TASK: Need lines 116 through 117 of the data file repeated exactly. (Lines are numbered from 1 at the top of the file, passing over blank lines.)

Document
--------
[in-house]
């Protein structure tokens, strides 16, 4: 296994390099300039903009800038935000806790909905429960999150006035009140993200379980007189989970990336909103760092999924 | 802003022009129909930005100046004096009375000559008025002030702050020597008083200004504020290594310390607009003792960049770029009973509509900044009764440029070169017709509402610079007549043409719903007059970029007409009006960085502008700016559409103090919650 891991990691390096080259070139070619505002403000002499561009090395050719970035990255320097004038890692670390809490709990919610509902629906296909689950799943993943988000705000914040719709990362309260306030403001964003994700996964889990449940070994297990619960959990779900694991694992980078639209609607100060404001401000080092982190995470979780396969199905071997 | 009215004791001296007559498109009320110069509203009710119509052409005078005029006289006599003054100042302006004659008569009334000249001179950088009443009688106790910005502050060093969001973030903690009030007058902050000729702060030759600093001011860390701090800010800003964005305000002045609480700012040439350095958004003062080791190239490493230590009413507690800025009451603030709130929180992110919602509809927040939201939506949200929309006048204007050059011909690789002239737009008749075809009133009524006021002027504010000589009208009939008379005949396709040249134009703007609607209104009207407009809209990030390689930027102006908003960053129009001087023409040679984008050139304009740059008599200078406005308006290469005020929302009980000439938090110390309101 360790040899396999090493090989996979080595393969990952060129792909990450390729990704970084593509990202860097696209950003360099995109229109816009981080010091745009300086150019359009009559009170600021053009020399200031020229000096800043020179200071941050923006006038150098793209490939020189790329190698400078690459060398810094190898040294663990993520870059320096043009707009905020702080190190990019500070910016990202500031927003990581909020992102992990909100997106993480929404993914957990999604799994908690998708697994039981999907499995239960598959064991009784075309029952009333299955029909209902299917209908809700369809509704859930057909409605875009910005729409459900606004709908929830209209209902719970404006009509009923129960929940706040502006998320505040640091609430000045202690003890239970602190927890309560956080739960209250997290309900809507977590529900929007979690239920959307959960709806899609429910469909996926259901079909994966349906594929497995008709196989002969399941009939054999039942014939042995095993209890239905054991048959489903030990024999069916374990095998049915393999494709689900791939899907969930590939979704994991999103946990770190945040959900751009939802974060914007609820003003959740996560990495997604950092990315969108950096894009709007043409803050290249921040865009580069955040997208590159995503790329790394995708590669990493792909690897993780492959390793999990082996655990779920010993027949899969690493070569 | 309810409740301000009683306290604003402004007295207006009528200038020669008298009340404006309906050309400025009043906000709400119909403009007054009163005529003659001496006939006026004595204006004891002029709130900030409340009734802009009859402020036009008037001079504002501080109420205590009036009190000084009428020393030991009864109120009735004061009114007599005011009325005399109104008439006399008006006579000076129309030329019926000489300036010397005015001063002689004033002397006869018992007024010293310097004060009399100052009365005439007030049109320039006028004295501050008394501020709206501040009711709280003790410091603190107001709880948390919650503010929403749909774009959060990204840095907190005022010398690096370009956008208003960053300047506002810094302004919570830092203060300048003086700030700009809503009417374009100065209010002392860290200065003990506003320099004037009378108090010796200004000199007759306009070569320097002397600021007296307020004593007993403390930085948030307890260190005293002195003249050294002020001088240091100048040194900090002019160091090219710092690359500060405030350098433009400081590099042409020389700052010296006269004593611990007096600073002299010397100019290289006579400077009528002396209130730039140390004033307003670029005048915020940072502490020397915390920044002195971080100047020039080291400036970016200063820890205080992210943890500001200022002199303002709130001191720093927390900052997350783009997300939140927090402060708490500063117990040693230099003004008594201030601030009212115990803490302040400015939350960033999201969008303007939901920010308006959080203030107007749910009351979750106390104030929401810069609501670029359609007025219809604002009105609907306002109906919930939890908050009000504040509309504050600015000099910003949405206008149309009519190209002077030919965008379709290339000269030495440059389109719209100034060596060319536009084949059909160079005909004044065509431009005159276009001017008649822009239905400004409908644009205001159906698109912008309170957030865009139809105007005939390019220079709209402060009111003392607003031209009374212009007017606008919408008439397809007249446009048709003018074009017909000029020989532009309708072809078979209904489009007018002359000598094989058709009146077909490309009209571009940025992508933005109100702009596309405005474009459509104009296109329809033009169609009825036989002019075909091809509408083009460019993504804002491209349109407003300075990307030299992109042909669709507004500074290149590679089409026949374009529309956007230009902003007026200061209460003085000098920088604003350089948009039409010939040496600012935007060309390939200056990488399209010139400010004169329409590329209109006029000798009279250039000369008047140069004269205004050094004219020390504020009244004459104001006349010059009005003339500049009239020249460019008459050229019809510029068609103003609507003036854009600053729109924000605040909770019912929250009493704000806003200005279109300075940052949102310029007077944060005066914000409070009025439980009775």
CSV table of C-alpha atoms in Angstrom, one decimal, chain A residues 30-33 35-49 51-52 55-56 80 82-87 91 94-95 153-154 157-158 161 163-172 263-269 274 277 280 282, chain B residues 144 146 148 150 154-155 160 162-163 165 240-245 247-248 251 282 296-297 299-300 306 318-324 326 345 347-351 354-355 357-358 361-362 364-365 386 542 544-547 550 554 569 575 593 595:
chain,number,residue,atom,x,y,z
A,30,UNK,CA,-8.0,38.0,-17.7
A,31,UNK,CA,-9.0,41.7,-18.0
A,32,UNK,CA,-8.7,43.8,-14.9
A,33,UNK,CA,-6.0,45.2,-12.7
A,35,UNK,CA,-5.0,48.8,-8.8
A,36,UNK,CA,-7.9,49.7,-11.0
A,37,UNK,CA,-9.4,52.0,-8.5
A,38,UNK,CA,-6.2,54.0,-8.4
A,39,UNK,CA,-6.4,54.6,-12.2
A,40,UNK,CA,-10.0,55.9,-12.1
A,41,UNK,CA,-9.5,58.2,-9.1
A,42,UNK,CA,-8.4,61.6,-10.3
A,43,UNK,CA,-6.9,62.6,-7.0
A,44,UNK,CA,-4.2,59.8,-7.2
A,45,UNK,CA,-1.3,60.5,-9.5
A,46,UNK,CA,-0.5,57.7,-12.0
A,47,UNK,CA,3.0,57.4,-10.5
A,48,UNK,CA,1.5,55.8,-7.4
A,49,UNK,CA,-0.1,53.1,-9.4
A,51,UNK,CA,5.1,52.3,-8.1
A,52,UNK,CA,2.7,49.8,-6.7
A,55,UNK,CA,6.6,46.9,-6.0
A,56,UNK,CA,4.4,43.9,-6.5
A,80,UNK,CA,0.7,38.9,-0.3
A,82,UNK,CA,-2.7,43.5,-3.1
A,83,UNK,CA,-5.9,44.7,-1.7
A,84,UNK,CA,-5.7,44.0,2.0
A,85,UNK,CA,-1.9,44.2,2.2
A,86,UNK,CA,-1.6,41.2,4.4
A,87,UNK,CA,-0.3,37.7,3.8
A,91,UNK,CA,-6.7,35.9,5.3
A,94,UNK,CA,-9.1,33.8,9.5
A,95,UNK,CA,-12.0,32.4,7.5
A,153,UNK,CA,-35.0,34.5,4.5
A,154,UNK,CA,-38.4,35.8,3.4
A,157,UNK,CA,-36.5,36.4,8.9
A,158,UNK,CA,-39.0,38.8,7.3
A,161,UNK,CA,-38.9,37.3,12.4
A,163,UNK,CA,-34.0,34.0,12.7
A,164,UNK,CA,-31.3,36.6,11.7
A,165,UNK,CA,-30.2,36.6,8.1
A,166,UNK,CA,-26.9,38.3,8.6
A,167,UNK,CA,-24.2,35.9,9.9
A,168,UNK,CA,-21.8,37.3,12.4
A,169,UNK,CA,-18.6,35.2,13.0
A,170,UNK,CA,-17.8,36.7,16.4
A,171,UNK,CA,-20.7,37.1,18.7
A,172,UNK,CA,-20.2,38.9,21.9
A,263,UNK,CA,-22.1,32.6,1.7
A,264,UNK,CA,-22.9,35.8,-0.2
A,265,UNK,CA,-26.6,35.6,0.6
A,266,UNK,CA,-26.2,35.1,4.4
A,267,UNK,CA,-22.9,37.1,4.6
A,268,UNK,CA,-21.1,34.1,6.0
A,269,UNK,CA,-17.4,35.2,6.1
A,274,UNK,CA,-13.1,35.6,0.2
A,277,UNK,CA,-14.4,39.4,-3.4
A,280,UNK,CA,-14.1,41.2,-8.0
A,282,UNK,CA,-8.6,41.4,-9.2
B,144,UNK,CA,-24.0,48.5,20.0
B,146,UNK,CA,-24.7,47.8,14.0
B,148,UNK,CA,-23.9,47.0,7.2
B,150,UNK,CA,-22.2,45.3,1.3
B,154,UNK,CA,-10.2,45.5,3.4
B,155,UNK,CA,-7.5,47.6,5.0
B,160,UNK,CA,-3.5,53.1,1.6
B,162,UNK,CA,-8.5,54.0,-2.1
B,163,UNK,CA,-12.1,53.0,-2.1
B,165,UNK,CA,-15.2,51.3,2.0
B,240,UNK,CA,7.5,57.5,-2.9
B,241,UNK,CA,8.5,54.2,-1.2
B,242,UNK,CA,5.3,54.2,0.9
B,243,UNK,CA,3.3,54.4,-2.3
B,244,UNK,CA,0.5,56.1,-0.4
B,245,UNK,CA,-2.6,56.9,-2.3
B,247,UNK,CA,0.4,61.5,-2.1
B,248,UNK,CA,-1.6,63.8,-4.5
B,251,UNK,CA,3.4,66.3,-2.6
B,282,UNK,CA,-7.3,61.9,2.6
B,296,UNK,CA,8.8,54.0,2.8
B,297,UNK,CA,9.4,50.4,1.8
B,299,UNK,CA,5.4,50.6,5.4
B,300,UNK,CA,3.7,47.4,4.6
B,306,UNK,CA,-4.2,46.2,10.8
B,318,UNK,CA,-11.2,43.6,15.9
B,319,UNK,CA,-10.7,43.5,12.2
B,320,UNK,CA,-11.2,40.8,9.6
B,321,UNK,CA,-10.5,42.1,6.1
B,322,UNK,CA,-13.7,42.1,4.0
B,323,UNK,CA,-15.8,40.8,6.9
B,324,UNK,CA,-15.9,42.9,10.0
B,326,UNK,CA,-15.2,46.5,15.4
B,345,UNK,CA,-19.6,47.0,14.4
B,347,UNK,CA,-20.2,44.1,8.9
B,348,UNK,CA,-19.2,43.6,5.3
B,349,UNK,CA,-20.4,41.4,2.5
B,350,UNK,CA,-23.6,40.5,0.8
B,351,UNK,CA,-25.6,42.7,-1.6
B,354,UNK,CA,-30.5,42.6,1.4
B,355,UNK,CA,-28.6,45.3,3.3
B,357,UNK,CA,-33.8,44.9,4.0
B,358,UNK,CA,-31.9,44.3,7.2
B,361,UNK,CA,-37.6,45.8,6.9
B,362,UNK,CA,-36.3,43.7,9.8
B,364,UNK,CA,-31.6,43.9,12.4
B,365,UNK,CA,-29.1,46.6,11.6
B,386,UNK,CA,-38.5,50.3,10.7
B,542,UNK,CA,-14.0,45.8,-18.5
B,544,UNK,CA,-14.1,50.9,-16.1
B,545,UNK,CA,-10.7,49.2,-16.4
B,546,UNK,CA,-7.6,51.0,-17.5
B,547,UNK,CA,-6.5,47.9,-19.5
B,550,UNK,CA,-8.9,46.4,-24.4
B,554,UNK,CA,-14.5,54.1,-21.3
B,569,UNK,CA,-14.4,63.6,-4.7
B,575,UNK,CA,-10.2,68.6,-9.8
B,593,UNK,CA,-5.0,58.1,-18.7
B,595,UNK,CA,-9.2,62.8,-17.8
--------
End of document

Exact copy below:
B,547,UNK,CA,-6.5,47.9,-19.5
B,550,UNK,CA,-8.9,46.4,-24.4